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Quintessence And Omega

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Posted by Richard Ruquist on February 15, 2001 13:41:30 UTC

Sorry to return to this subject again, but I just found a paper on Quintessence that substantiates my concerns.

My concern is that according to General Relativity(GR) and the Big Bang model, if omega was not exactly one in the beginning and very close to one for at last few billion years, we would not be here. Omega is the ratio the mass (and energy) density in the universe to the critical mass density that in GR makes the universe flat.

If omega were just a bit larger than one, the universe would immediately collapse. If it were a bit less than one, it would overexpand before stars could form. Actually, we seem to be on the verge of overexpansion right now.

The problem I saw was that most of the mass in the universe disappeared when matter and anti-matter annihilated each other early in the life of the universe, and I could not understand how omega could be maintained through this process. And there is also the problem that the omega for ordinary matter is much greater now than then.

Scientists tend not to talk about fundamental problems like this until they think they have a solution for them. This is such an example. Quintessence is being offered as a solution to that problem. Let me quote from the paper:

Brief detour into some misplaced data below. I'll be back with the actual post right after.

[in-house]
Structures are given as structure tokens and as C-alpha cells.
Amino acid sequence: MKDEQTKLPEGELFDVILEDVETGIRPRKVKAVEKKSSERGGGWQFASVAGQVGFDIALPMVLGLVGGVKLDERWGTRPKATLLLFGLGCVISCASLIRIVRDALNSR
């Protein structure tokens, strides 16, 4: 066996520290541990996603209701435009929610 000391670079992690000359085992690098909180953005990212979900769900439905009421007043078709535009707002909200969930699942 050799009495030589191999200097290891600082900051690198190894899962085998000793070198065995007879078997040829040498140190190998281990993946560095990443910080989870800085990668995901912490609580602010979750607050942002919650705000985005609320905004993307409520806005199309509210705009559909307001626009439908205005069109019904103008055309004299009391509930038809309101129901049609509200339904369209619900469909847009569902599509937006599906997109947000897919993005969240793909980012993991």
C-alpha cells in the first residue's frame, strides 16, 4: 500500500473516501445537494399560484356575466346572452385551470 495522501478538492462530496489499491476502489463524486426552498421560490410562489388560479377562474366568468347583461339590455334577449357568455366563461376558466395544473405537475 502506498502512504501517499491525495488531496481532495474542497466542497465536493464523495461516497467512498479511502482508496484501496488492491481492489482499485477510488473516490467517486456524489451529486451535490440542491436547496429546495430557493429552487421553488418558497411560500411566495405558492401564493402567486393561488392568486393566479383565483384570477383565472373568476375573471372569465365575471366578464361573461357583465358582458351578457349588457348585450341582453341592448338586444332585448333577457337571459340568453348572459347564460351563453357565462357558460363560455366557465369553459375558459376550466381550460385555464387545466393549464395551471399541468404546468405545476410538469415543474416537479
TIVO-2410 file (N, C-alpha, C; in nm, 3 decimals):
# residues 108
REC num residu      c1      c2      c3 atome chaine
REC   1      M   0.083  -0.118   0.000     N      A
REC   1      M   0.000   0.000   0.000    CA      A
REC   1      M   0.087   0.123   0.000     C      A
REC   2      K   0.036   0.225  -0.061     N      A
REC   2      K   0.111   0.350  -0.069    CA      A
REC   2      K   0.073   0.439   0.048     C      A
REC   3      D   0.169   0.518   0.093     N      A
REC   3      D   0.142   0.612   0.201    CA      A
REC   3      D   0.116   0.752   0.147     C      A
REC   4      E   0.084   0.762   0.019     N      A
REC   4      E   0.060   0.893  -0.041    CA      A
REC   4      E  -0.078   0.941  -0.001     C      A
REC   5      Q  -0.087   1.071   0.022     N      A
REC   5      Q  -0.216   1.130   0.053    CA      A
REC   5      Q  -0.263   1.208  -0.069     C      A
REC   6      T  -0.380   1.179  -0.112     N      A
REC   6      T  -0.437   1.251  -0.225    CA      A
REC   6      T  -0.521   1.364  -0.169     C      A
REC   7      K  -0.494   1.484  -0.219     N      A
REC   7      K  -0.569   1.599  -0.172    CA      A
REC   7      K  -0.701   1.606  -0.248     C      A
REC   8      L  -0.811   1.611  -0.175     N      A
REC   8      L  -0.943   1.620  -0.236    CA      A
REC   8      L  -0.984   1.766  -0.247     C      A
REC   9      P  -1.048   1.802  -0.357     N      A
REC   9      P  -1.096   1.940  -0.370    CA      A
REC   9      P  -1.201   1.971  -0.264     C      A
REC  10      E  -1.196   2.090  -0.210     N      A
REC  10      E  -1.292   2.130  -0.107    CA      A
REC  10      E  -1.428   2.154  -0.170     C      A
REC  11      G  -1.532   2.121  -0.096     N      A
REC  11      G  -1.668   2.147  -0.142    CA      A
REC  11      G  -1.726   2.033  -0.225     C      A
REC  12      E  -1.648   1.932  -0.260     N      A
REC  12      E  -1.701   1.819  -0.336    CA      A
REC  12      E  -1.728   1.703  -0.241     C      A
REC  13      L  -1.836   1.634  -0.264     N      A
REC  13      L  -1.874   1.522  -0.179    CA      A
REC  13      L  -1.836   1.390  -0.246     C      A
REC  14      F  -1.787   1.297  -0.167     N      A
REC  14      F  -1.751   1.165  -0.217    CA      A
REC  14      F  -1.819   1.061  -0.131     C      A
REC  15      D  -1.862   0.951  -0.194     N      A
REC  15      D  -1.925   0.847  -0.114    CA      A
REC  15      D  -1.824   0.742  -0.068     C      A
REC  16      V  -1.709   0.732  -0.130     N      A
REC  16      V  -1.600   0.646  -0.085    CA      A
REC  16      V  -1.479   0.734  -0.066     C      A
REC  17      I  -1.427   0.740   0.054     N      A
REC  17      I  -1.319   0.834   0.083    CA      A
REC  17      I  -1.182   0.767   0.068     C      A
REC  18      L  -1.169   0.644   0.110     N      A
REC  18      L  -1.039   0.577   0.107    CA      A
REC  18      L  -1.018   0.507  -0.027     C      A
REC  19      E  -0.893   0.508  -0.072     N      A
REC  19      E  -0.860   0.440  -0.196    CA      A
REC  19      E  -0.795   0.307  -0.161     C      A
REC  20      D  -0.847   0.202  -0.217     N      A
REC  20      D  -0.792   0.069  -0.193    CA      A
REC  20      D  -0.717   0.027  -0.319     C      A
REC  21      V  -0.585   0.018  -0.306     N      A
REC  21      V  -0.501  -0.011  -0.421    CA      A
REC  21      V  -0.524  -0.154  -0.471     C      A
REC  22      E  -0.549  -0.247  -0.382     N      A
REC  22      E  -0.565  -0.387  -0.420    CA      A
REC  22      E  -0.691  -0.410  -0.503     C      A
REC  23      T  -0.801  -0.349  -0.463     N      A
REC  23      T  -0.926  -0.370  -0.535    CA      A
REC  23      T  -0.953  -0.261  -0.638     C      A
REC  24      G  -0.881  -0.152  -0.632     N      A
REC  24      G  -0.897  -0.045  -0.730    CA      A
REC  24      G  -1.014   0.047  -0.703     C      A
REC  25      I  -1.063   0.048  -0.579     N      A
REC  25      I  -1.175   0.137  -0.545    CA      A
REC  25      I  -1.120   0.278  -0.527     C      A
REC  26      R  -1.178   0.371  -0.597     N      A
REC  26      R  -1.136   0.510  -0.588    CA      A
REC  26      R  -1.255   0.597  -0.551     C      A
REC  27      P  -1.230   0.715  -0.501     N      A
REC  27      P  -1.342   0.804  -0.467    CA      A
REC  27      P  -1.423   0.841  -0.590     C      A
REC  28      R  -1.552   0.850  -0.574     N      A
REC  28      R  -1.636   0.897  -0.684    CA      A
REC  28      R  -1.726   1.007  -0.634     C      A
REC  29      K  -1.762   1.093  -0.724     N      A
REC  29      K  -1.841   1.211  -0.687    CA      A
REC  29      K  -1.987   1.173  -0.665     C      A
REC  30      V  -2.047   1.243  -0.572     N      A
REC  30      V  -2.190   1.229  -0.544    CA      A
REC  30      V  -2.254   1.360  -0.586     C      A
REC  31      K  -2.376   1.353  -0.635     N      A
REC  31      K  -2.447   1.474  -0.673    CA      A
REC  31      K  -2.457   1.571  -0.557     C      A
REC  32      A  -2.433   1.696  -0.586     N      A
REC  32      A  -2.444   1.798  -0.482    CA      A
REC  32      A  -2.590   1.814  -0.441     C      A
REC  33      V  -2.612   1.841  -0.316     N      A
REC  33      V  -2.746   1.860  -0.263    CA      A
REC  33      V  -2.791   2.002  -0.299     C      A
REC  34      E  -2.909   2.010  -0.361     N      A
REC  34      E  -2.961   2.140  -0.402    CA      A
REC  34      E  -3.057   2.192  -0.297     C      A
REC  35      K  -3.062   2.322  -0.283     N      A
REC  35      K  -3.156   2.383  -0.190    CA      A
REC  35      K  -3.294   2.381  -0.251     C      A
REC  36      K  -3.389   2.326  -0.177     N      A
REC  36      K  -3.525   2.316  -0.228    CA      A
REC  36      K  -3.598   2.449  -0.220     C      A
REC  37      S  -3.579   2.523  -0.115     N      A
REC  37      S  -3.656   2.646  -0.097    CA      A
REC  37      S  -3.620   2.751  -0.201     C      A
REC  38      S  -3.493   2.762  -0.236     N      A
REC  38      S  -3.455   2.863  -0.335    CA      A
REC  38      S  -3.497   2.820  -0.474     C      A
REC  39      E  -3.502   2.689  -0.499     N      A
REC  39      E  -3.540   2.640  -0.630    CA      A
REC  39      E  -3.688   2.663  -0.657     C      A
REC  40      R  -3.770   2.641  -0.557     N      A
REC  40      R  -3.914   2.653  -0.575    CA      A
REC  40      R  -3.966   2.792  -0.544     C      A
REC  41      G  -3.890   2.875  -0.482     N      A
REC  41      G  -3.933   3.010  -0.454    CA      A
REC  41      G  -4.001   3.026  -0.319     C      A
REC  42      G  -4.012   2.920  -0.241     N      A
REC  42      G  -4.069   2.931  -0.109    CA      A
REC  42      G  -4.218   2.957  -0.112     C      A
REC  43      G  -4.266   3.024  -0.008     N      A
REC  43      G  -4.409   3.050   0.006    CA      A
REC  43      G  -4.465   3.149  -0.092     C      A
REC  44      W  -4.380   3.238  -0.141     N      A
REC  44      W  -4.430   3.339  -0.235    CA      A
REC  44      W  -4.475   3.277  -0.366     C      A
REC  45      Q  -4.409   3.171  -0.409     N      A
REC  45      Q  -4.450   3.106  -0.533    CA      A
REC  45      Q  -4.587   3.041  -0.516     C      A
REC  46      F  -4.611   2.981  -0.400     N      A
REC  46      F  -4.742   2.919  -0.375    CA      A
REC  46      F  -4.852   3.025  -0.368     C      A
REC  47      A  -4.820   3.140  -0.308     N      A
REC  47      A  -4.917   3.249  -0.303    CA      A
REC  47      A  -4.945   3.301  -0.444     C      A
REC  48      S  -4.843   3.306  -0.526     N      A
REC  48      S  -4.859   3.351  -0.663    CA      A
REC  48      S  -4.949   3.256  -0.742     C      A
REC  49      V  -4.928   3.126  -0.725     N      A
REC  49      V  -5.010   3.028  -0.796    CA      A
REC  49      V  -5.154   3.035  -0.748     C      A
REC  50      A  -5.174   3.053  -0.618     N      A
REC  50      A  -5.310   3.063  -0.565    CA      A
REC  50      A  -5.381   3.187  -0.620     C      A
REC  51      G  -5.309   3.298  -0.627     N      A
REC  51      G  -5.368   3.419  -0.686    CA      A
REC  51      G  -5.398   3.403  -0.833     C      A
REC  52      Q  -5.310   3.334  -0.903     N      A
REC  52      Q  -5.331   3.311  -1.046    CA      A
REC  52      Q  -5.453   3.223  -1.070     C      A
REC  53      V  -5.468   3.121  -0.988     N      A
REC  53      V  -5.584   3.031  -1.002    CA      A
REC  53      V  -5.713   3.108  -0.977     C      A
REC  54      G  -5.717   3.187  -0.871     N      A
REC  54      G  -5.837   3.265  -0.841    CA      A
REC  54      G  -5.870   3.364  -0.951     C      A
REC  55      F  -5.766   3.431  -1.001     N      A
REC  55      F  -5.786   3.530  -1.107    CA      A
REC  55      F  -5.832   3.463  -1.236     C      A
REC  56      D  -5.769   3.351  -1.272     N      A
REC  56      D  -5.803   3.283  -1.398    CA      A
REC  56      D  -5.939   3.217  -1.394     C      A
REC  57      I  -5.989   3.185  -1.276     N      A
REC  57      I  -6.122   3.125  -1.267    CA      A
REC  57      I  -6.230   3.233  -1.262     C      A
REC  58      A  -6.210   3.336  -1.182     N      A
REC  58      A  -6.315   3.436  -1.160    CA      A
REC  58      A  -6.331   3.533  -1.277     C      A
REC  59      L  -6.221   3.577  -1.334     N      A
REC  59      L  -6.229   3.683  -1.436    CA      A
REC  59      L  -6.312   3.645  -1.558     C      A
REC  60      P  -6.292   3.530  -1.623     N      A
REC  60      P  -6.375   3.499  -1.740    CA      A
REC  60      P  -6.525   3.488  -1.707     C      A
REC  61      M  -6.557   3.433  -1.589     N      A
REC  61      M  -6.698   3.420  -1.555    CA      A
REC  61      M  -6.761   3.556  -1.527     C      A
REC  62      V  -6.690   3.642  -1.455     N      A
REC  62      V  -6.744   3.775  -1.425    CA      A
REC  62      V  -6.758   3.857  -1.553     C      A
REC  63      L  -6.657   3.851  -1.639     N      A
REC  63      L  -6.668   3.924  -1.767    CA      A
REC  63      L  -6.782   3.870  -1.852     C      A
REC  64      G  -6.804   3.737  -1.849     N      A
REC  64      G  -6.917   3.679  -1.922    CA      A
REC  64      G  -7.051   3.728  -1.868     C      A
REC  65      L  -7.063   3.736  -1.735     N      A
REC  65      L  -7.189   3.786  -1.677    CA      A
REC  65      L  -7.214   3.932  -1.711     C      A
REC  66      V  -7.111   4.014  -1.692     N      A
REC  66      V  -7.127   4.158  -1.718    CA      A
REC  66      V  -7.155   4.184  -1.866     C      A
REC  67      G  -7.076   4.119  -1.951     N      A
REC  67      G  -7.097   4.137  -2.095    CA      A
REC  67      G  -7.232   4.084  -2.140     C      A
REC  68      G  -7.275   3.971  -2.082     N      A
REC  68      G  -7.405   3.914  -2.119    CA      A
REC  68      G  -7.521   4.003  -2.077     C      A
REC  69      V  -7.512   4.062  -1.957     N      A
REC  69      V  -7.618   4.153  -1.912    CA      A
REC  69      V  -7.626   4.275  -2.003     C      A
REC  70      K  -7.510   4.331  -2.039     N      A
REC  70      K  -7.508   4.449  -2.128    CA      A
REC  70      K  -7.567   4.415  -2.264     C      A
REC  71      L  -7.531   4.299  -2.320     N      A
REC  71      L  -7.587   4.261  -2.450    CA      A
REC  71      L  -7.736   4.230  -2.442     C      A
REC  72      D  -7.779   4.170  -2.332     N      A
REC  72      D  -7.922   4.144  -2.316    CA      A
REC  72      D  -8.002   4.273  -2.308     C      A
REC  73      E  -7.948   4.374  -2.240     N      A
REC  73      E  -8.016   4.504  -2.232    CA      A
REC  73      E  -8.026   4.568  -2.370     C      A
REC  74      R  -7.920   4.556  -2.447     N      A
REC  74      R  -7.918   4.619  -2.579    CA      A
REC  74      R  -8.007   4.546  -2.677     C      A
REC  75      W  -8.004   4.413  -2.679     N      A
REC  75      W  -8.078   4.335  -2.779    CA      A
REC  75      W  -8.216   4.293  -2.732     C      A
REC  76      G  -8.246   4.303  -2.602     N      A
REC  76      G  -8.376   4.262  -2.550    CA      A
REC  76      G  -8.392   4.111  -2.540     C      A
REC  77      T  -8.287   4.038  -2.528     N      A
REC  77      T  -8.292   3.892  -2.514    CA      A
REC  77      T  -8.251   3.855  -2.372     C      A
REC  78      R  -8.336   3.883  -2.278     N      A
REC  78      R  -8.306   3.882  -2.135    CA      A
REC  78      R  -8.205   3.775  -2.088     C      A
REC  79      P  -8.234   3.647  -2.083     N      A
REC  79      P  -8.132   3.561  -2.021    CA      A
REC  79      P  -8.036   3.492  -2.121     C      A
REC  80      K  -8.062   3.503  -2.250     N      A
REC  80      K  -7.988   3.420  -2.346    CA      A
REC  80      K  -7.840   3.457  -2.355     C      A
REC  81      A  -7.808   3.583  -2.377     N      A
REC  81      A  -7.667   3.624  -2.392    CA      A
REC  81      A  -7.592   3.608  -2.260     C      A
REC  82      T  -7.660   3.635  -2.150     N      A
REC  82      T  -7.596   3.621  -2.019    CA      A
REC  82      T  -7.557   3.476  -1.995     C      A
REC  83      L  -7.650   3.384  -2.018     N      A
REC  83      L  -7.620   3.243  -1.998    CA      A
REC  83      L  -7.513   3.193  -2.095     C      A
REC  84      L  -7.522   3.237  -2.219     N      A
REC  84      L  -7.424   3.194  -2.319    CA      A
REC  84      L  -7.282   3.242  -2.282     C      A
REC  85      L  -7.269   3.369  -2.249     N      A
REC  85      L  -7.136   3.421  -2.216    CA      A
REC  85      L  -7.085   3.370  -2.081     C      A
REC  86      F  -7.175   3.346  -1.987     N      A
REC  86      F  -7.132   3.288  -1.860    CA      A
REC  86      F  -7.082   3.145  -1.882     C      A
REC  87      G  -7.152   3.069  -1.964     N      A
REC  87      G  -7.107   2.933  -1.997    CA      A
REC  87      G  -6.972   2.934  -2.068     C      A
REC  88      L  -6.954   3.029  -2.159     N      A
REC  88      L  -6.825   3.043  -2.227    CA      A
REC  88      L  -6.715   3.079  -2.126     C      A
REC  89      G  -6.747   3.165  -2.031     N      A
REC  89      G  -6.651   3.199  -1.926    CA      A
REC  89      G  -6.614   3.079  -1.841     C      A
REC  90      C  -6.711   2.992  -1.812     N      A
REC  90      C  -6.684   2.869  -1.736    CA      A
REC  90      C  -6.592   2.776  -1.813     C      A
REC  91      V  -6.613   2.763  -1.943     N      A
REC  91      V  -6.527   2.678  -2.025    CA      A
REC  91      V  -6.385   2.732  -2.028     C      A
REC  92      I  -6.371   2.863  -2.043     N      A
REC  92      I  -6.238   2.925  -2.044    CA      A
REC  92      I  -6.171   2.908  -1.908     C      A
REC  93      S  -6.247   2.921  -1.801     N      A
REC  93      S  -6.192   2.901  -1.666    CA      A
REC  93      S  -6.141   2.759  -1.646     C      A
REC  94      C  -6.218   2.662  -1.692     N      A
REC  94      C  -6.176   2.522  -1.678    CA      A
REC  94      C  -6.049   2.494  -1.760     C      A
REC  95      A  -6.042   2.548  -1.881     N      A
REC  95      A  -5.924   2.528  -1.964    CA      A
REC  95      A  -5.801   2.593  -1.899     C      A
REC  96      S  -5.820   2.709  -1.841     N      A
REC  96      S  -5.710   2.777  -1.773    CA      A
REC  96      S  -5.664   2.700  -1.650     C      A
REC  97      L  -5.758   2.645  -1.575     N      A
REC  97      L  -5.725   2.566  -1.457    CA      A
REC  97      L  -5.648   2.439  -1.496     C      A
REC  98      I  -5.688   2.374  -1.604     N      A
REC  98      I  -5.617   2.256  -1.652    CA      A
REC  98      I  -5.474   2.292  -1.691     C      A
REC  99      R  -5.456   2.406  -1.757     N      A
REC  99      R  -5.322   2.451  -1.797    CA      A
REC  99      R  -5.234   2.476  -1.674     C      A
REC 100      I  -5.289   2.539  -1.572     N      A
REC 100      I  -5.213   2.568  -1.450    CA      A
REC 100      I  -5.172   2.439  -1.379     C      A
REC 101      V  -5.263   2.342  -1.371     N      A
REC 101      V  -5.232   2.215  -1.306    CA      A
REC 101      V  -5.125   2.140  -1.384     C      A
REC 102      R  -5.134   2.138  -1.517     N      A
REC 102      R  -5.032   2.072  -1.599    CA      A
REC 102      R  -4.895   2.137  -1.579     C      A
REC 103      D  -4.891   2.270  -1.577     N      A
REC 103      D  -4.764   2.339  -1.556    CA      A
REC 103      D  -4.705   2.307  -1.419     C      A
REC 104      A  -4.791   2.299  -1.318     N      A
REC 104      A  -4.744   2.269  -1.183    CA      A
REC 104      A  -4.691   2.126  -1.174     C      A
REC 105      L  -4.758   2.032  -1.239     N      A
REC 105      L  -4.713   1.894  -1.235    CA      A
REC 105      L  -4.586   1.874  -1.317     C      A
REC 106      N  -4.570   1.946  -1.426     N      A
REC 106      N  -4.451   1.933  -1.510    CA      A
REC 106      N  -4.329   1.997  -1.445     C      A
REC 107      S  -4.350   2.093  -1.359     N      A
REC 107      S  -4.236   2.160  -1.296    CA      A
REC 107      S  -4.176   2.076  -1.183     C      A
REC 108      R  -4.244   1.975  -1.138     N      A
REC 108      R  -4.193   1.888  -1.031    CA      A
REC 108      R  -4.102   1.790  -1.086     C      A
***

"Perhaps a more satisfying possibility is that the acceleration is triggered by natural events in the recent history of the universe. According to the big-bang model, the energy density in the universe was predominantly in the form of hot, relativistic particles until the universe was a few tens of thousands of years old. At that time, the universe had cooled enough that the mass energy of non-relativistic particles became more important than both their kinetic energy and the energy of radiation, resulting in a "change in the cosmic expansion rate". This marked the beginning of the "matter-dominated epoch". Only then could gravity begin to clump matter together to form stars, galaxies and large-scale structure. Is it possible that this transition triggered the onset of quintessence? "

The paper goes on to do what is called a top down analysis. They know what quintessence has to do to keep omega at one. But they do not know what it is. So quintessence is more an invention than a discovery. Alas, science often proceeds and succeeds with this kind of approach. Like the evolution of life on earth, we pretty much know how the universe evolved. We just haven't figured out why.

Here is the location of the paper I refer to:

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